Fri Feb 3rd, 2006 at 03:34:16 PM EST
The USA had its domestic-spying-NSA scandal, but now here is a high-profile [and spy movie-like] case from Europe. Can we trust our mobile phone companies anymore? Promoted by DoDo
The Greek government announced yesterday that one hundred mobile phones were illegally tapped
including mobile phones belonging to the Prime Minister and key cabinet Ministers.
The eavesdropping operation was set-up by some sort of software inserted in Vodafone's systems (Vodafone is the second largest mobile telephony provider in Greece). The technology used for the phone-tapping was described as "very sophisticated".
The list of people and organizations targeted by the phone tapping included - apart from the government members, EU commissioner Stavros Dimas, the Mayor of Athens, the socialist former Minister of Defence, high-ranking military officials involved in arms procurement, a company partially owned by the PM's family, the PM's wife, one US embassy phone number, anti-authoritarian human rights activists and lawyers, journalists (including an Al-Jazeera correspondent in Athens), anarchists and various people with Arabic and Pakistani names (some of whom were described as "businessmen", but there is no confirmation of their identities yet).
A rather suggestive list...
The Greek government was made aware of the phone taps on March 10 2005, but only after Vodafone had removed the surveillance software (or so they say...), thus making it impossible to track where the intercepted calls were diverted to. This is technically legal (they ensured that their customers weren't spied upon), but is criminally negligent and, if accurate, should create some serious legal issues for the company, as is the fact that the individuals whose phones were tapped, were not notified until yesterday - and then not by their provider (who is legally responsible of informing them about such a matter) but by the government. Apparently, very few people knew about these events until yesterday, and that includes most of the cabinet and military top brass. Peak surveillance activity occurred around the time of the Athens Olympics, but it was still going on when it was uncovered.
Add to that, the (now suspicious) suicide of a Vodafone software security employee, just one day before the company reported the tapping to the government and two days after the surveillance software was detected, and you have a spy thriller in the making - as well as one of Greece's greatest scandals ever (and that's saying a lot).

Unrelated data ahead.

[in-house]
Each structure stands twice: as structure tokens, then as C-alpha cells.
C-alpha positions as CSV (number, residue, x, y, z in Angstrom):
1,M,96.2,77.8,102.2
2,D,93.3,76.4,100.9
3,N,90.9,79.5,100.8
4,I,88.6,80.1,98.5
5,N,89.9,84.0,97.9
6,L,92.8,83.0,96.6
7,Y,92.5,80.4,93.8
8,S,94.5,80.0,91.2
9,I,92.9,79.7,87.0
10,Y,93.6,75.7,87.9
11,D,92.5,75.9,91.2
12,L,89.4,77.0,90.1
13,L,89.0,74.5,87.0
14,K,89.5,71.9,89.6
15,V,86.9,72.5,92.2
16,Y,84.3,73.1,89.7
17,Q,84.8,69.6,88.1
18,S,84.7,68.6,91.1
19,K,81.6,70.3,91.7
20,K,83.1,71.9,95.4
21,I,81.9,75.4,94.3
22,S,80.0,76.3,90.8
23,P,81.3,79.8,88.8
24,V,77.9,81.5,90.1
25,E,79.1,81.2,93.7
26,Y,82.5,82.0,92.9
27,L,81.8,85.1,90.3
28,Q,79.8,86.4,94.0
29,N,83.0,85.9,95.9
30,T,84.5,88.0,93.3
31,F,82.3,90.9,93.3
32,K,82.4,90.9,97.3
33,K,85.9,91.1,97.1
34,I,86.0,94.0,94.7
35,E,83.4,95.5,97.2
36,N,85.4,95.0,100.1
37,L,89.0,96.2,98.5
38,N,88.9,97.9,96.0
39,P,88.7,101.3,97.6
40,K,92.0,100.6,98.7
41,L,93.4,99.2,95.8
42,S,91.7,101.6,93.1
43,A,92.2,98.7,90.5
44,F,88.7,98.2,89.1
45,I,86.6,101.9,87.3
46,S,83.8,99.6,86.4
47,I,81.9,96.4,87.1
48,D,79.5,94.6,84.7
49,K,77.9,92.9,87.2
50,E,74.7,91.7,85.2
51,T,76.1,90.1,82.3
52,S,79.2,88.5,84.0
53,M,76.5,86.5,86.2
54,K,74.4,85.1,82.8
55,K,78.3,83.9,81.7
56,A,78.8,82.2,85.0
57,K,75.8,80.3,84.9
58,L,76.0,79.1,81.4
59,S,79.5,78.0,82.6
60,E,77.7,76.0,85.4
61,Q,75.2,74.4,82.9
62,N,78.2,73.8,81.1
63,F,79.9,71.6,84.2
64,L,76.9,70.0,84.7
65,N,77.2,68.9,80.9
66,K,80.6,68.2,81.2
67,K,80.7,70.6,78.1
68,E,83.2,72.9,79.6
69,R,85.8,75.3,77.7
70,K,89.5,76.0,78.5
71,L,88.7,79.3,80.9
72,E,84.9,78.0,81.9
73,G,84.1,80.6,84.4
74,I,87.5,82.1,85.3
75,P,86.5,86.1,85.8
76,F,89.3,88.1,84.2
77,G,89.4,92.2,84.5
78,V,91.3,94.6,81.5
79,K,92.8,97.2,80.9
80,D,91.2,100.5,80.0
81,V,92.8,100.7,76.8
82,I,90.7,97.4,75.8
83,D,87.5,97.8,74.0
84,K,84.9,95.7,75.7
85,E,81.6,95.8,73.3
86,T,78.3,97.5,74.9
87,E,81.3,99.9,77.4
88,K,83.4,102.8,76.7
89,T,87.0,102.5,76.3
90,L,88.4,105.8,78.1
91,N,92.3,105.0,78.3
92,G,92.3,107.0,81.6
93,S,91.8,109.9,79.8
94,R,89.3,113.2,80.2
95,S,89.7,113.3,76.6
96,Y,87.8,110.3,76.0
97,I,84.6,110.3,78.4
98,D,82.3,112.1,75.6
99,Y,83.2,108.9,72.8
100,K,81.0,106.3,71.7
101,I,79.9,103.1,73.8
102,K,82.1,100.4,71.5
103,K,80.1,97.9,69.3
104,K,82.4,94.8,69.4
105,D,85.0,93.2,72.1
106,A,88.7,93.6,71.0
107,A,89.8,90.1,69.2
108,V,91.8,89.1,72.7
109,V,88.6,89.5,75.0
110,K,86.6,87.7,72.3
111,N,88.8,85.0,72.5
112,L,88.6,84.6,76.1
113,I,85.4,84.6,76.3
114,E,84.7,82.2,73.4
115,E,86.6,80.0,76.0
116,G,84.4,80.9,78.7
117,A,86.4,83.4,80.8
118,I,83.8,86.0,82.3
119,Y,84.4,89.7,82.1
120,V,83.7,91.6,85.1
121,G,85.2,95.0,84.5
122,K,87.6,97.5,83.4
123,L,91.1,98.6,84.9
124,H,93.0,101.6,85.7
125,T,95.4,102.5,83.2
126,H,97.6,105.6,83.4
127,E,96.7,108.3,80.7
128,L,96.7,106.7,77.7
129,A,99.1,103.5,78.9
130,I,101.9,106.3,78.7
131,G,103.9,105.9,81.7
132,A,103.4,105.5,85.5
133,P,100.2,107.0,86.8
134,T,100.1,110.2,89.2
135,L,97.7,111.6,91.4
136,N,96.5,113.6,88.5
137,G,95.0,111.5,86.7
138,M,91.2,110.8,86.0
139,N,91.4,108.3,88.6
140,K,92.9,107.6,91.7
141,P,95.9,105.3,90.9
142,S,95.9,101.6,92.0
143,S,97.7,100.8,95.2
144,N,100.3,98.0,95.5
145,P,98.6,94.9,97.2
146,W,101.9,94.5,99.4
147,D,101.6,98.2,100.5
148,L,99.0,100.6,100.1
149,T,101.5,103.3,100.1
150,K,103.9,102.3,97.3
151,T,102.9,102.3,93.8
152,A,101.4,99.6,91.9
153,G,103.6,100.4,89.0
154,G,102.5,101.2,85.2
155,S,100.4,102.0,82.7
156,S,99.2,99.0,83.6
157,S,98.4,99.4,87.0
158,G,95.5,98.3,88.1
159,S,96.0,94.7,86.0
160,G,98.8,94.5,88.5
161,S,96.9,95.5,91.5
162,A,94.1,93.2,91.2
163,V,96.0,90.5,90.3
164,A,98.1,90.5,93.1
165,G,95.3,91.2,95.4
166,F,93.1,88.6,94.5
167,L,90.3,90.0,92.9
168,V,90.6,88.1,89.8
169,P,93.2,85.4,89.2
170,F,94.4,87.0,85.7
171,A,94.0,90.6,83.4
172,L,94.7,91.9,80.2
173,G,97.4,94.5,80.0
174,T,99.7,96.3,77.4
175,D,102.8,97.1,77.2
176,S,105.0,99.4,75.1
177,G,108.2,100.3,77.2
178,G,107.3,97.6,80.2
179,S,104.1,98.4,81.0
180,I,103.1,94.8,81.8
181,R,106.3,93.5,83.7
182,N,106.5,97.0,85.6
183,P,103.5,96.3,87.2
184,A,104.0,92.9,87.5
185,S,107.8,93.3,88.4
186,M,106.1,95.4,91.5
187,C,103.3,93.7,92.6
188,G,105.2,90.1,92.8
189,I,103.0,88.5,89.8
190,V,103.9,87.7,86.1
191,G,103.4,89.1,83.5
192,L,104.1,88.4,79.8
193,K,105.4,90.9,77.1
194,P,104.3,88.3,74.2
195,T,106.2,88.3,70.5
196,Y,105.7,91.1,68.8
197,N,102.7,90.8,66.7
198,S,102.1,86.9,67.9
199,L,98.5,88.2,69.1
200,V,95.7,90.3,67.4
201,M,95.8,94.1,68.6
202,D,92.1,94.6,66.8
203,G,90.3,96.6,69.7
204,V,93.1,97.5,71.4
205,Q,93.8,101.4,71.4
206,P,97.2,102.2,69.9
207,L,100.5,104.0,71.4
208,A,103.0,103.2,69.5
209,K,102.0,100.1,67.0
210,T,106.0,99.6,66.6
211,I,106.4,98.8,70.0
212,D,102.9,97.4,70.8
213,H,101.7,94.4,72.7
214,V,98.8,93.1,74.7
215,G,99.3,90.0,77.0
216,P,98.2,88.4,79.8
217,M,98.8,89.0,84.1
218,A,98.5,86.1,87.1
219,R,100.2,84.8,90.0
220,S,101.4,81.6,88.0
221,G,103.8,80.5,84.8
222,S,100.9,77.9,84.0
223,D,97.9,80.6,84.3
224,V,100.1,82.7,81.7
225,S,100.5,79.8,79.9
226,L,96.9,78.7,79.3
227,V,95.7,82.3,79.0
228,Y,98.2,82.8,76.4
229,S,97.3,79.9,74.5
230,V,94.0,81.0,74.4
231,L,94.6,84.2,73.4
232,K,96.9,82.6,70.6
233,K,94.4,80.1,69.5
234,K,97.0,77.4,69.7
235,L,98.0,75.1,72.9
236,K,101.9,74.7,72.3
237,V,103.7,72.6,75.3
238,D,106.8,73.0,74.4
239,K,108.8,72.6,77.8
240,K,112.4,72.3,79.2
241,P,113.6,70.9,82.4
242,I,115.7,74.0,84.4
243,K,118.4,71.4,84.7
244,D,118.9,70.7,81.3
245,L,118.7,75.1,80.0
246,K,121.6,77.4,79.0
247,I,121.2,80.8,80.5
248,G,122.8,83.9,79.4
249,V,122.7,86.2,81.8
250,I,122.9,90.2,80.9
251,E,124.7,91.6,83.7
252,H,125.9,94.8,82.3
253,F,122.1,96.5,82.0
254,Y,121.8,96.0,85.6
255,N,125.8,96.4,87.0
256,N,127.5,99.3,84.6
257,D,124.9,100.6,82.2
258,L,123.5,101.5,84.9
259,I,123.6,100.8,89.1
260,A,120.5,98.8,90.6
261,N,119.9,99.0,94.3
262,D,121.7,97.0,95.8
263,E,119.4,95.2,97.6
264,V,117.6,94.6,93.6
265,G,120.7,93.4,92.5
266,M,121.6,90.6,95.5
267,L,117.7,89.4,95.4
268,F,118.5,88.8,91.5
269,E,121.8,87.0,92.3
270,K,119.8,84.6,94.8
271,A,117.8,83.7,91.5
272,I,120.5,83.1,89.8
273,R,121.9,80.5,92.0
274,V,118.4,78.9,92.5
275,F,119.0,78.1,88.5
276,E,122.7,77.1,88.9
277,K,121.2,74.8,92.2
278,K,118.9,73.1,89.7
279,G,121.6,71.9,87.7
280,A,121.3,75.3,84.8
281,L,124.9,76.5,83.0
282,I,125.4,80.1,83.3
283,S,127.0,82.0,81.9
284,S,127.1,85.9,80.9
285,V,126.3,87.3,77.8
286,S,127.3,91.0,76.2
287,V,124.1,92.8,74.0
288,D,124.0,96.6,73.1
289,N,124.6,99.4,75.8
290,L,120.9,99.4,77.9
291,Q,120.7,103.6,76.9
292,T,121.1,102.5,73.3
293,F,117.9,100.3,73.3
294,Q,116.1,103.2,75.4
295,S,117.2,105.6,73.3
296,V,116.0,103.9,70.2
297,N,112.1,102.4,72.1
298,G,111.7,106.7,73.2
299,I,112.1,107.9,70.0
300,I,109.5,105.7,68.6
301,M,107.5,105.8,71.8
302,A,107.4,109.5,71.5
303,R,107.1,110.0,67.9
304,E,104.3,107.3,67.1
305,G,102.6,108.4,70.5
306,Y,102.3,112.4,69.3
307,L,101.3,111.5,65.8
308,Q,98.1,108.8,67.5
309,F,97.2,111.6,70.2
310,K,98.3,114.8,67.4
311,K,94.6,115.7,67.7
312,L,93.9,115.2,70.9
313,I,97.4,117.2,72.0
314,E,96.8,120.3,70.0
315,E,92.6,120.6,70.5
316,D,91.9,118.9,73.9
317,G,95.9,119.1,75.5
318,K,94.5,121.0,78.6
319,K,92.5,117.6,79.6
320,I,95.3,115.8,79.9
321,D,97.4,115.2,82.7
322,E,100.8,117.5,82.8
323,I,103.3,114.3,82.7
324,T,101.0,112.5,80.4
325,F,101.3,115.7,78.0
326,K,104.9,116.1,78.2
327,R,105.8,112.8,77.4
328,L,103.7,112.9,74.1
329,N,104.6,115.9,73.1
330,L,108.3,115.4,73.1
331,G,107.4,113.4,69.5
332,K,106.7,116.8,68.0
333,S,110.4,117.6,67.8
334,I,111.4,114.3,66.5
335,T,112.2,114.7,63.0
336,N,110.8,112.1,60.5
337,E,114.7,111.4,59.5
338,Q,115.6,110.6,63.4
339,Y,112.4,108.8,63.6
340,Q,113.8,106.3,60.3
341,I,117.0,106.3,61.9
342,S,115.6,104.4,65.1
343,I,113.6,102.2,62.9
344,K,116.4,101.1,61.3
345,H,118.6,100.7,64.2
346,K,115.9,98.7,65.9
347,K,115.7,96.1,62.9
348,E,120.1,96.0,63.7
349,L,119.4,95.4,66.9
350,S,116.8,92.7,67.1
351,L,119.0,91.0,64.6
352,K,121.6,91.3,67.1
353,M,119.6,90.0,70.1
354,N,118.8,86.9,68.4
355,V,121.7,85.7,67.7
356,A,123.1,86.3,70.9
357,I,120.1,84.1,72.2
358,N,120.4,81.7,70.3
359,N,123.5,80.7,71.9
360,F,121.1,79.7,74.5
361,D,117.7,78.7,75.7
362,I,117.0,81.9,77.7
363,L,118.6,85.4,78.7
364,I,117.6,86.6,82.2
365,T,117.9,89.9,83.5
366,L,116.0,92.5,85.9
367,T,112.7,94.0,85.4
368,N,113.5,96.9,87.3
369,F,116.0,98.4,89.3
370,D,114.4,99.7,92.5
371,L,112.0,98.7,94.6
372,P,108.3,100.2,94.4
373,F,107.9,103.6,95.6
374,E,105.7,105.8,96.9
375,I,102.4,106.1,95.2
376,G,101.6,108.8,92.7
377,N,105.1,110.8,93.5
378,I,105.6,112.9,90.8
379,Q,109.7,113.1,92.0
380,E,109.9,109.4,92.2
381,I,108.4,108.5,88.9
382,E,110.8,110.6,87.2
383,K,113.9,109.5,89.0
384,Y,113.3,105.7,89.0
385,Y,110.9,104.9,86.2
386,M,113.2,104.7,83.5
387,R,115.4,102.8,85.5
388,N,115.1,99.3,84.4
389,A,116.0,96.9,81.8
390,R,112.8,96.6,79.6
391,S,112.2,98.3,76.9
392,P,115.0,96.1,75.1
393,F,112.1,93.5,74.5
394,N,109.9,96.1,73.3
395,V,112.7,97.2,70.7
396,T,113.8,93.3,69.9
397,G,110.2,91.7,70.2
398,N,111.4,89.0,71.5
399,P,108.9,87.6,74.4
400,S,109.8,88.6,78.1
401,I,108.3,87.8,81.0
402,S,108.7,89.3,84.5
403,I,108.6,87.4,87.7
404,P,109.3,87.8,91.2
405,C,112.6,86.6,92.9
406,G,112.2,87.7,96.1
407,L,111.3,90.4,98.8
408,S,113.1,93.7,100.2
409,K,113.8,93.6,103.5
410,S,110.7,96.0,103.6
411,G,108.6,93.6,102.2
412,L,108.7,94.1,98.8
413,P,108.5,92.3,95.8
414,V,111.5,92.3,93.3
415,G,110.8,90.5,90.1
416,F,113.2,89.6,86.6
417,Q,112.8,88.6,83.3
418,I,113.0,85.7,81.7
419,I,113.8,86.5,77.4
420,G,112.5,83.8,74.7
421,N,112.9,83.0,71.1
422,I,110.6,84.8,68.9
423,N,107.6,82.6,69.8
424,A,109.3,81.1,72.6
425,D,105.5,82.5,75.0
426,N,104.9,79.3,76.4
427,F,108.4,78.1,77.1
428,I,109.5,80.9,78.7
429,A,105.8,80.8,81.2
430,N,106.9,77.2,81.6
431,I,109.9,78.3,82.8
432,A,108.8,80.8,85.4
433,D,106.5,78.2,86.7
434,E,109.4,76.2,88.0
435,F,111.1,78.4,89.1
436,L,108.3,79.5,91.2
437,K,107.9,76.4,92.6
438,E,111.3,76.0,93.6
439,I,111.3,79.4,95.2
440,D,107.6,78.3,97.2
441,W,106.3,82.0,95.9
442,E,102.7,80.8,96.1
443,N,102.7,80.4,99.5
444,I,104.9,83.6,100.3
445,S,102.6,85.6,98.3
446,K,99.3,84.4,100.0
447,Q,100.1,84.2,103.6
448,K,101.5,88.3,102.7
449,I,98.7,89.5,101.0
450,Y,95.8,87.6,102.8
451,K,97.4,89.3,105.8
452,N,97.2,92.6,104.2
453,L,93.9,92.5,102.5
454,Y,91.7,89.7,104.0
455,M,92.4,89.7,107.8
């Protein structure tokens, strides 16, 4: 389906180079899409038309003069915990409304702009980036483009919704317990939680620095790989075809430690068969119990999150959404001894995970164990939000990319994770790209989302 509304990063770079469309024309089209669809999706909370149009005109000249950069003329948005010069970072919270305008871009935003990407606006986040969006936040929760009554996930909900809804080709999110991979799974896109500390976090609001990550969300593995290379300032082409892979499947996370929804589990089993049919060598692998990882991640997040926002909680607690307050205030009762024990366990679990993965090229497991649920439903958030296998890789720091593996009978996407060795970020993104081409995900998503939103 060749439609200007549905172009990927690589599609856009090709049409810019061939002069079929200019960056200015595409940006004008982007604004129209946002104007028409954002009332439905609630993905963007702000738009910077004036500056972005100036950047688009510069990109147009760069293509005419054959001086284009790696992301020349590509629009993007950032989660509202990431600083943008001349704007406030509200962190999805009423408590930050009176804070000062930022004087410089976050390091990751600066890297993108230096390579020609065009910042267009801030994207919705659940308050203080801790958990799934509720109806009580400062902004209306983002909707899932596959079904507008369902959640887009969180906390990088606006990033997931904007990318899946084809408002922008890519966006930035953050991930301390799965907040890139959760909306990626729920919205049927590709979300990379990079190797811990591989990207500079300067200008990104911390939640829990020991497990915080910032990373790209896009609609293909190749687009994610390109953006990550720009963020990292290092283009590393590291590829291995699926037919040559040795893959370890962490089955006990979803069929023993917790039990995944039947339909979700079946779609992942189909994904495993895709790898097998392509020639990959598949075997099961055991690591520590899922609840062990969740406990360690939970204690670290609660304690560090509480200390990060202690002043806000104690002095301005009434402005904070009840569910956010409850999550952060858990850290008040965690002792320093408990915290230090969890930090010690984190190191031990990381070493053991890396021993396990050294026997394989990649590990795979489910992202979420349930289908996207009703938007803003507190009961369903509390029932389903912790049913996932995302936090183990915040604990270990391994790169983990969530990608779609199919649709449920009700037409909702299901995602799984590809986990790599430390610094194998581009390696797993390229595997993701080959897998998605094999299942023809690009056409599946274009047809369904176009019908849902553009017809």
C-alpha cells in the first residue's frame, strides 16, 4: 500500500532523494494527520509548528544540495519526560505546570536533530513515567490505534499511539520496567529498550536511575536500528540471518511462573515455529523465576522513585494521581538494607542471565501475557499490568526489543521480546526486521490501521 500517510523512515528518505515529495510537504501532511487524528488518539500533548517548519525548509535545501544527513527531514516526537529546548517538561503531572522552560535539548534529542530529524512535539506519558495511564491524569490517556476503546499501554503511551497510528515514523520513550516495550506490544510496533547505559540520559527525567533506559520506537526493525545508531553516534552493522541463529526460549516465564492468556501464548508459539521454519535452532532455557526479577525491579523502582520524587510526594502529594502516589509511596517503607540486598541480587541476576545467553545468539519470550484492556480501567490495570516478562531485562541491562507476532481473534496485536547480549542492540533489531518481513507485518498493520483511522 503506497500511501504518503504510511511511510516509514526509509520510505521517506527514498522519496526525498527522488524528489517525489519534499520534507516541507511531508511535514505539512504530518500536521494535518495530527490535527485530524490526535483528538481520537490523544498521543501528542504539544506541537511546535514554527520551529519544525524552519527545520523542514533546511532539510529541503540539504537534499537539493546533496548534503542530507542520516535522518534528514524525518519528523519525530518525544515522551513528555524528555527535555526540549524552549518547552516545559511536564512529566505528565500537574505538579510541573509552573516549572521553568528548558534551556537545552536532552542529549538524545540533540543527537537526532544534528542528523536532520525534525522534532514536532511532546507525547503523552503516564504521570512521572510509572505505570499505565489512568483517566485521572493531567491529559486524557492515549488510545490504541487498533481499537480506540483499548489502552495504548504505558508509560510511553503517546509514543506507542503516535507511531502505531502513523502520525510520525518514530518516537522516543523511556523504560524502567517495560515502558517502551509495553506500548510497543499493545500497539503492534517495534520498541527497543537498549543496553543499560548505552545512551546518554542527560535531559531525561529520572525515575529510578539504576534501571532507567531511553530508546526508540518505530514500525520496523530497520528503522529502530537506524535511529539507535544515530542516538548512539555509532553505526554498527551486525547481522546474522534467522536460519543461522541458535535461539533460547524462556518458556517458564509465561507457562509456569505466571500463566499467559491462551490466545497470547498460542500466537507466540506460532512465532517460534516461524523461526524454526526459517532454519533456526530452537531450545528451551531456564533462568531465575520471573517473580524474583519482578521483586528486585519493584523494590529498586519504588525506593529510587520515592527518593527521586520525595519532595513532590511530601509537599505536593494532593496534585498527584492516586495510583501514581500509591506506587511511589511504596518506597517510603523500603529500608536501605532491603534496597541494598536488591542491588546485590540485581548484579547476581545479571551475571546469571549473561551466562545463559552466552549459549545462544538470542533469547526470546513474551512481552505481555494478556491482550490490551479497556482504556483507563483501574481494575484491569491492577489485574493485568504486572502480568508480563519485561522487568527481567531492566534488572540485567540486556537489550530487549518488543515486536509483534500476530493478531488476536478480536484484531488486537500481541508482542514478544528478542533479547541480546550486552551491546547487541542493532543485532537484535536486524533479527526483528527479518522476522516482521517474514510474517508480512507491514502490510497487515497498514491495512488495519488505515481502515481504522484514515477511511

Note that military officers who spoke today to the newspapers suggest that the uncanny ability of major defense contractors to react to even off-the-record private conversations, should now be investigated in light of these events.
Interestingly, the government not only didn't go out of its way to deny obvious suspicions directed towards certain foreign secret services but, by disclosing the location of the antennas that relayed the intercepted phone calls, it actually pointed, very diplomatically, a finger to a possible culprit. To understand why, take a look at the following image:
[created and explained by Greek blogger Roman.]
You see what I mean...
The Athens daily Eleftherotypia has posed nine unanswered questions about the phone-tapping, which comprise indeed the crux of this story:
- Why did Vodafone erase the software before notifying the government?
- Or did it? Is it just politically embarrassing to reveal the identity of the eavesdroppers?
- How did they insert the software into the system?
- Were they listening-in on the Prime Minister's conversations during politically critical periods?
- How did the eavesdroppers learn the phone numbers of the people they were tracking, given the fact that the phone numbers were often anonymous or organizational?
- Has anything similar happened to other mobile telephony providers?
- Why didn't the company immediately notify the independent Privacy Protection Committee?
- Did any of this have an effect on army procurements?
- Why weren't the targets of the phone tapping notified?
- Why did the Greek government so readily point the finger towards the US embassy?
Finally some broader questions: Do you think that this is an isolated incident which occurred only because of the exceptional circumstances surrounding these past Olympics' security? Or are similar surveillance operations occurring in other European countries, as we speak? Has the EU as an organisation, effective privacy protection policies, or are EU directives making such violations easier?